A former Orange County band teacher who was accused of statutory rape with a teen decades ago no longer faces statutory rape charges, the Wake County District Attorney said Friday.
Bill Pendergrass, 60, had been charged with six felony counts of statutory rape and taking indecent liberties with a child in 1986, according to Wake County court records.
But the North Carolina law for statutory rape of someone who is 15 years or younger wasn’t in effect in 1986, Wake County District Attorney Lorrin Freeman told The News & Observer.
“The investigators overlooked the fact that that particular statute was not on the books in 1986 and only came into effect in the mid-90s,” Freeman said in a phone interview.
The law was enacted in 1995 and is applied to someone who is a minimum of six years older and has sex with a 15-year-old who is not their spouse.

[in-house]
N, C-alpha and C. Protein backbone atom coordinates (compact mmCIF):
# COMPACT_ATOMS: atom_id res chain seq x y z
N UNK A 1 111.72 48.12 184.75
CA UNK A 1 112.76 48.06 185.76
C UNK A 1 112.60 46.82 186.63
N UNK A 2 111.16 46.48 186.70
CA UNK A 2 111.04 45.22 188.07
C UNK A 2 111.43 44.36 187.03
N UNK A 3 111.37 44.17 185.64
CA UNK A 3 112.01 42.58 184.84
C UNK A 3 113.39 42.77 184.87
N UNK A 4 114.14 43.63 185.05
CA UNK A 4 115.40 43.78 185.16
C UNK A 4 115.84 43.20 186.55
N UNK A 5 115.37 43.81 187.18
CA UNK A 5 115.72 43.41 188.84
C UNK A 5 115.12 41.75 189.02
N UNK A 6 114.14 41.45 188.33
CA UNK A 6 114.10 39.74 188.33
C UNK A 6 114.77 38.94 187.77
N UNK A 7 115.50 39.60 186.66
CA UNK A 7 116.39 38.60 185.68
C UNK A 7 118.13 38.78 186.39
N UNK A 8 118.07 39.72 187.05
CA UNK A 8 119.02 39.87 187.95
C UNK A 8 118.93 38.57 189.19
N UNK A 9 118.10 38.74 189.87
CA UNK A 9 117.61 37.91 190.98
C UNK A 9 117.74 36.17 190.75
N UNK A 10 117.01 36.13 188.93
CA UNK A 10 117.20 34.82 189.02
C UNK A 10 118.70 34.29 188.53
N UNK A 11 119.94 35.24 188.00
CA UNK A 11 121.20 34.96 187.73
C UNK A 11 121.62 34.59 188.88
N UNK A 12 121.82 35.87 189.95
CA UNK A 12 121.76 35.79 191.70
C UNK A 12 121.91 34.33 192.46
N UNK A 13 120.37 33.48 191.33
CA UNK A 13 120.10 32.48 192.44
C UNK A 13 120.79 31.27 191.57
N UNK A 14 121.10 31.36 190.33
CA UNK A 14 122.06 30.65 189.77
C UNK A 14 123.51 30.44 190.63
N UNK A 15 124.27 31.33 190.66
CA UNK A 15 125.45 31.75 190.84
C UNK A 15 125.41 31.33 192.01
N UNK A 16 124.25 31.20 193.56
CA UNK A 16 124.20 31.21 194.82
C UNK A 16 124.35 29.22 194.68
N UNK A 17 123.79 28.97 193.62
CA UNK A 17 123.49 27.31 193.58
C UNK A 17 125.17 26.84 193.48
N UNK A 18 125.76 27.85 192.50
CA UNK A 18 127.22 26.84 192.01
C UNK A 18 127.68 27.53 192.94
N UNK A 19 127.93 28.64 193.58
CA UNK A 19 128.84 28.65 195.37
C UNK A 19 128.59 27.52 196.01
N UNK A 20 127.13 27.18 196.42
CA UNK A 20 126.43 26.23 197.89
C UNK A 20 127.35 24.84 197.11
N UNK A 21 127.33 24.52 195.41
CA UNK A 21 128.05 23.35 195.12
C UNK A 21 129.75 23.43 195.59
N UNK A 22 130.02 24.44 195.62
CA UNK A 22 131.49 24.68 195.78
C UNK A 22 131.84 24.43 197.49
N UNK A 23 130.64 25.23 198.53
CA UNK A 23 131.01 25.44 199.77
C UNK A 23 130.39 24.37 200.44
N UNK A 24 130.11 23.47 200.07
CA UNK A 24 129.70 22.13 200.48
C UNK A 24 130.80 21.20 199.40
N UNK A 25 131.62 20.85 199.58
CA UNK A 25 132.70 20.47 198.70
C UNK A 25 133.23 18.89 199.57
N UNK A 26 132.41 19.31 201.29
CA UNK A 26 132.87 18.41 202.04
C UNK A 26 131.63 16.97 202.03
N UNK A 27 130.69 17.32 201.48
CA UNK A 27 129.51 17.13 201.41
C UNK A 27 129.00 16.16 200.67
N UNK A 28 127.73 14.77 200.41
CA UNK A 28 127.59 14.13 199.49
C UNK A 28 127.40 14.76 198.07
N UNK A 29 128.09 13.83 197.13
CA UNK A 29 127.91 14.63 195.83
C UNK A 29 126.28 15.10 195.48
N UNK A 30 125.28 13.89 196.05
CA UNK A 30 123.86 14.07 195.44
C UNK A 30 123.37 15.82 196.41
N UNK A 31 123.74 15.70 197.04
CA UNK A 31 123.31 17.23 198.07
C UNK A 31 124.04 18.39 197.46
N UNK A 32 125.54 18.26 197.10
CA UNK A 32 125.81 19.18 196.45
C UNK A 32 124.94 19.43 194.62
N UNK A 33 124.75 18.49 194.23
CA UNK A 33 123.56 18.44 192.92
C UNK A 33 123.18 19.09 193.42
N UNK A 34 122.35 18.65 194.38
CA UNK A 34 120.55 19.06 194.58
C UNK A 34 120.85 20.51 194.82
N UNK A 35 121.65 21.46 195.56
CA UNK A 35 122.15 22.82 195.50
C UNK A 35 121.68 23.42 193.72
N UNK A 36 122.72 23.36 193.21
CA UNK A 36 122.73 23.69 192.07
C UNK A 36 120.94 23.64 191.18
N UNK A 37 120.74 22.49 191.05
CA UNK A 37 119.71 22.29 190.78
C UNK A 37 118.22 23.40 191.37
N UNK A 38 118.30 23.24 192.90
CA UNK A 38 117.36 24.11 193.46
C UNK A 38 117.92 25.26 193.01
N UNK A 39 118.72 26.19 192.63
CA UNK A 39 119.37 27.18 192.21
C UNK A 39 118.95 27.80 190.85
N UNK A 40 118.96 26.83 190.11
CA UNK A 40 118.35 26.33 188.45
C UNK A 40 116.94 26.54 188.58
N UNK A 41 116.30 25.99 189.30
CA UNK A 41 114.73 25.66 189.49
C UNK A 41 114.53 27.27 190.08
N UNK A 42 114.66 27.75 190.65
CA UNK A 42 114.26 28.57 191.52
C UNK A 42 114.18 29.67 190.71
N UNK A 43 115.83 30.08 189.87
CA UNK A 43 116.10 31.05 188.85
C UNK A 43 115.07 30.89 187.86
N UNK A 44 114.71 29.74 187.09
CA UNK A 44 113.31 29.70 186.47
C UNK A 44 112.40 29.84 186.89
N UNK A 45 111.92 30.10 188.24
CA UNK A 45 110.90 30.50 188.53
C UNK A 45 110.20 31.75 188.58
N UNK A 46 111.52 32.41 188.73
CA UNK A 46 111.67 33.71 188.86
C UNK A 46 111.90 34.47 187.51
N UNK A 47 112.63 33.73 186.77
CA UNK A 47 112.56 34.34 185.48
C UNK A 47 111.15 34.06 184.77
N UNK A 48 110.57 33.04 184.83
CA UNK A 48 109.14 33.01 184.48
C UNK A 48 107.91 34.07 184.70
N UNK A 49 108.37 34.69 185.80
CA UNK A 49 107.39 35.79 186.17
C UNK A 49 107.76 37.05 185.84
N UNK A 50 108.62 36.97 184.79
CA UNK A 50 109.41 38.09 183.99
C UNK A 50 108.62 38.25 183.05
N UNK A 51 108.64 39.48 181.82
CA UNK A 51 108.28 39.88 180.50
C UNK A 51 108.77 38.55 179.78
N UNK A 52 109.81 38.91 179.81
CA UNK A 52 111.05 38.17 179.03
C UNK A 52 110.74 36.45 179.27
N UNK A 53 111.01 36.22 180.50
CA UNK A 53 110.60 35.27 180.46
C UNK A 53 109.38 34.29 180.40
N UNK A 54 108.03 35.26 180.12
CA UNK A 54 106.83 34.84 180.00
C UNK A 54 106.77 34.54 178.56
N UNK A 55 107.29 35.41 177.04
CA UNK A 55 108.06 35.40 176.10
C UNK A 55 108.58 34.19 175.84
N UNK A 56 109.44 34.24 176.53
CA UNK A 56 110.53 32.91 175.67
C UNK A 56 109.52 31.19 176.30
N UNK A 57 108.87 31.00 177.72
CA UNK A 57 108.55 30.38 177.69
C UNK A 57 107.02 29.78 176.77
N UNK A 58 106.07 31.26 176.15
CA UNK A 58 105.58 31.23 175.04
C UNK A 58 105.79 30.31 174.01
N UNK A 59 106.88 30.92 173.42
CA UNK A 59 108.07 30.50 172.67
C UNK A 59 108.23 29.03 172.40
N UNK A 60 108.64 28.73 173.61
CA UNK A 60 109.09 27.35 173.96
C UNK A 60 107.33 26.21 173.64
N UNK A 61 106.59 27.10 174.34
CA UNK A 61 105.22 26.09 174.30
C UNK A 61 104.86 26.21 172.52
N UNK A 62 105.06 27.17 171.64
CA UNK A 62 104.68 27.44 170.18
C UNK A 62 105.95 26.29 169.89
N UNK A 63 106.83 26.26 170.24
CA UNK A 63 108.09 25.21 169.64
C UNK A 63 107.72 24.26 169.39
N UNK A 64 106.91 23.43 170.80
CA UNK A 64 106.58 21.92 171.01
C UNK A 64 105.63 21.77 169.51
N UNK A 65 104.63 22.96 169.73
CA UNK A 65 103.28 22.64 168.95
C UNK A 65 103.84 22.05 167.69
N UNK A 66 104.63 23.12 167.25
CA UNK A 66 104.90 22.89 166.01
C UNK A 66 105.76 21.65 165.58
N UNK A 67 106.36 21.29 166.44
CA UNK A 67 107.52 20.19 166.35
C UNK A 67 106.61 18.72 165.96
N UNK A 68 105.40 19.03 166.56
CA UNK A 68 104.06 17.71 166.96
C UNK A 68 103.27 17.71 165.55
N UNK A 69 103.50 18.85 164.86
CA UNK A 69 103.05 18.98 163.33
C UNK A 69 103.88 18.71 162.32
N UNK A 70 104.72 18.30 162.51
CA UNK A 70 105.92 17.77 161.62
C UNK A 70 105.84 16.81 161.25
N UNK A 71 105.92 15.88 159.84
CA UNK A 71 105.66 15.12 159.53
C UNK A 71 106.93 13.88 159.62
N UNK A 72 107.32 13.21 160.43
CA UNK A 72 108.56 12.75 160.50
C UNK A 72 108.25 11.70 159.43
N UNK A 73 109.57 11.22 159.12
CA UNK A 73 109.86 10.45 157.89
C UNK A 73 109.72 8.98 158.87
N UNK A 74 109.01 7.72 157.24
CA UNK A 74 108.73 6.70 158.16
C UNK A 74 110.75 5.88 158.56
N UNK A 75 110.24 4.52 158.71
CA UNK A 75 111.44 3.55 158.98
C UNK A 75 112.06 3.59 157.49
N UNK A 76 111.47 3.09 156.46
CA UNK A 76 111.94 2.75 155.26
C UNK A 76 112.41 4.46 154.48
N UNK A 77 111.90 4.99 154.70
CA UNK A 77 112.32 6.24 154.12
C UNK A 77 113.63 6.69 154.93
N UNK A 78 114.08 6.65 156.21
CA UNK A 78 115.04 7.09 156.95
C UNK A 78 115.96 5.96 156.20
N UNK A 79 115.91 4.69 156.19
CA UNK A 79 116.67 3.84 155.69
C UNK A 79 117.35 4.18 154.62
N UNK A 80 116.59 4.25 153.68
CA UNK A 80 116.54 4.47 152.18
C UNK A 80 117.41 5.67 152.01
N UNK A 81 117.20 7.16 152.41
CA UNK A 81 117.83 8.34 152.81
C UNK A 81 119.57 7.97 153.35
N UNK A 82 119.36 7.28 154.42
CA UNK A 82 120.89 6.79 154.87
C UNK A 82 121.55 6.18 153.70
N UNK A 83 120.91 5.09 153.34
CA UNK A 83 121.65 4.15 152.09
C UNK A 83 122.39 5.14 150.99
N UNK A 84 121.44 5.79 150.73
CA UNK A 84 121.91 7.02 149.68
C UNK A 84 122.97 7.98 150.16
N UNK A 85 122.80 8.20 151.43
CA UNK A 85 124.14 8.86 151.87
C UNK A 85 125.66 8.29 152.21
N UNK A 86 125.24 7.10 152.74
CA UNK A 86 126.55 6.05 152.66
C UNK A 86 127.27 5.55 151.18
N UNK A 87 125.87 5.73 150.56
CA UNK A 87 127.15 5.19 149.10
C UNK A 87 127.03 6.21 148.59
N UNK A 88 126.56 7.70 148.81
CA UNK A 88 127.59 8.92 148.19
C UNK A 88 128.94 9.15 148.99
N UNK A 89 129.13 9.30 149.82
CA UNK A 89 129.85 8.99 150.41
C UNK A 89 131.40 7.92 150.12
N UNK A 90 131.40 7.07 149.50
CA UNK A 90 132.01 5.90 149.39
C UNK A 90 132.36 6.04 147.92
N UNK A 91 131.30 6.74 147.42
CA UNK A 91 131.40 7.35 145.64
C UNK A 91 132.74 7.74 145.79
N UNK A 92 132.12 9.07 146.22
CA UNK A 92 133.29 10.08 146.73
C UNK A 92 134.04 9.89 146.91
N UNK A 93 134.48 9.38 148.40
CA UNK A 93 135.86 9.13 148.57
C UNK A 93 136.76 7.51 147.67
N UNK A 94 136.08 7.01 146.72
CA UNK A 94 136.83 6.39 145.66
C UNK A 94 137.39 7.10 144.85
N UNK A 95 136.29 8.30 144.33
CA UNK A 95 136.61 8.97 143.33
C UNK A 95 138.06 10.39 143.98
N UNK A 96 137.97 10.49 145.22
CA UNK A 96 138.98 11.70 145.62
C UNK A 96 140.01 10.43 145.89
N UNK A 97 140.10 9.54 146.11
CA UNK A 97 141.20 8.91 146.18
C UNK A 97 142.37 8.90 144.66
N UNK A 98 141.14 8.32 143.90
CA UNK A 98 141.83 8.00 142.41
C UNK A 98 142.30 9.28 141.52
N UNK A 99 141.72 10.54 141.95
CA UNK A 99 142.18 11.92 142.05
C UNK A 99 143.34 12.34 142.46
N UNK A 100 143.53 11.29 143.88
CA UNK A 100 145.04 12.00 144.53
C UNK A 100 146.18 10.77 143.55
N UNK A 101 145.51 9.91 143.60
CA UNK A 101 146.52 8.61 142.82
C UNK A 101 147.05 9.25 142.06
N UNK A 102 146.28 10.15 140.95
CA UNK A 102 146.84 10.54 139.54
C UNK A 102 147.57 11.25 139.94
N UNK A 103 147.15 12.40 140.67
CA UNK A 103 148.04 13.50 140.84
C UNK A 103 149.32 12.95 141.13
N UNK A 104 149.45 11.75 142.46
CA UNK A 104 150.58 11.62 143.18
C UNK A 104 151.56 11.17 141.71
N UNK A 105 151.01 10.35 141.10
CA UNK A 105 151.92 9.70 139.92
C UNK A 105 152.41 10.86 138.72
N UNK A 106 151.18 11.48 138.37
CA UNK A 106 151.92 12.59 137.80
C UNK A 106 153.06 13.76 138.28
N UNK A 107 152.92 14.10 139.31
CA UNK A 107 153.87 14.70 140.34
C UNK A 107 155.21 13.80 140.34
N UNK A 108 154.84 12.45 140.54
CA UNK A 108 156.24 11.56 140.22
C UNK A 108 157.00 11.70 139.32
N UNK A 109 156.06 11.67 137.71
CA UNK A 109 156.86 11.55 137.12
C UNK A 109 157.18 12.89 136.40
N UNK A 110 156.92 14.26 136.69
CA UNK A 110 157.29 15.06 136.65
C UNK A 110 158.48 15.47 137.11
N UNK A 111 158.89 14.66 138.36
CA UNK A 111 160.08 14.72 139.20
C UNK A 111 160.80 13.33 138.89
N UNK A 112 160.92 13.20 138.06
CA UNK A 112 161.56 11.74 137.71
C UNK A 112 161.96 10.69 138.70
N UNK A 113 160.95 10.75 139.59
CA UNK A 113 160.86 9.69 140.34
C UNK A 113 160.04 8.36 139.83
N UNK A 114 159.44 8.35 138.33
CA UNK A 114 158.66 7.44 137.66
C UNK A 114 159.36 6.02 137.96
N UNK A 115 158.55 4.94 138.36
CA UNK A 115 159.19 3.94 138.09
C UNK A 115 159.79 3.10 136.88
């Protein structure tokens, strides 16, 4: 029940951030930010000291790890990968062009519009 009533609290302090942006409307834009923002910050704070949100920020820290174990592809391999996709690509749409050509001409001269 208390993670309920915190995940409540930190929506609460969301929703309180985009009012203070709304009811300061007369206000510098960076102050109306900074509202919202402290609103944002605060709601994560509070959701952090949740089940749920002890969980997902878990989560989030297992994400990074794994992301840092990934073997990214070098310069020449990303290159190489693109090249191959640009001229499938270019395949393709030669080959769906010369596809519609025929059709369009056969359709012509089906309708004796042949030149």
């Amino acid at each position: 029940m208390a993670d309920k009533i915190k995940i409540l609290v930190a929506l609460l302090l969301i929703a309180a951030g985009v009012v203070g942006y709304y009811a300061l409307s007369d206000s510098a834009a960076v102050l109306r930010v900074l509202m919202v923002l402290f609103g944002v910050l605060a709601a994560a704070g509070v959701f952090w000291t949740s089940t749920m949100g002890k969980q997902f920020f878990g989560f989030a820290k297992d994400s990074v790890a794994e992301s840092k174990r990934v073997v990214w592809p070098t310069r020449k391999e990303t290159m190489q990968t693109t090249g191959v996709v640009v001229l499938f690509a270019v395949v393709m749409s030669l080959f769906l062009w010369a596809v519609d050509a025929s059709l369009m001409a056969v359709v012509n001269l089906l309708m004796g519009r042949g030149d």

Pendergrass allegedly had sex with a 15-year-old girl when he was 27 years old between July 1986 and July 1987.
Pendergrass still faces three felony charges of taking indecent liberties with a child in 1986.
He was initially being held on a $1.6 million bond, but after the rape charge was dropped, it was reduced to $25,000, according to court records. He left jail Monday.
Freeman said that doesn’t necessarily mean Pendergrass won’t face additional charges.
“Investigators are working to ensure that the appropriate charges based on the law in 1986 are brought,” she said.
Pendergrass was the band director at Ravenscroft School in Raleigh and “was separated from his job” in May, The News & Observer previously reported.
He joined the Orange County school system in August, working at Gravelly Hill Middle School, but was placed on administrative leave the day he was charged.
The school system said Thursday he had resigned from his job.
Ravenscoft and Orange County schools both said they didn’t suspect any illegal activity when Pendergrass worked for them, The N&O reported.
There is no statute of limitations on felonies in North Carolina, and alleged sex crimes have been prosecuted more than 25 years later, according to a 2018 UNC School of Government blog post.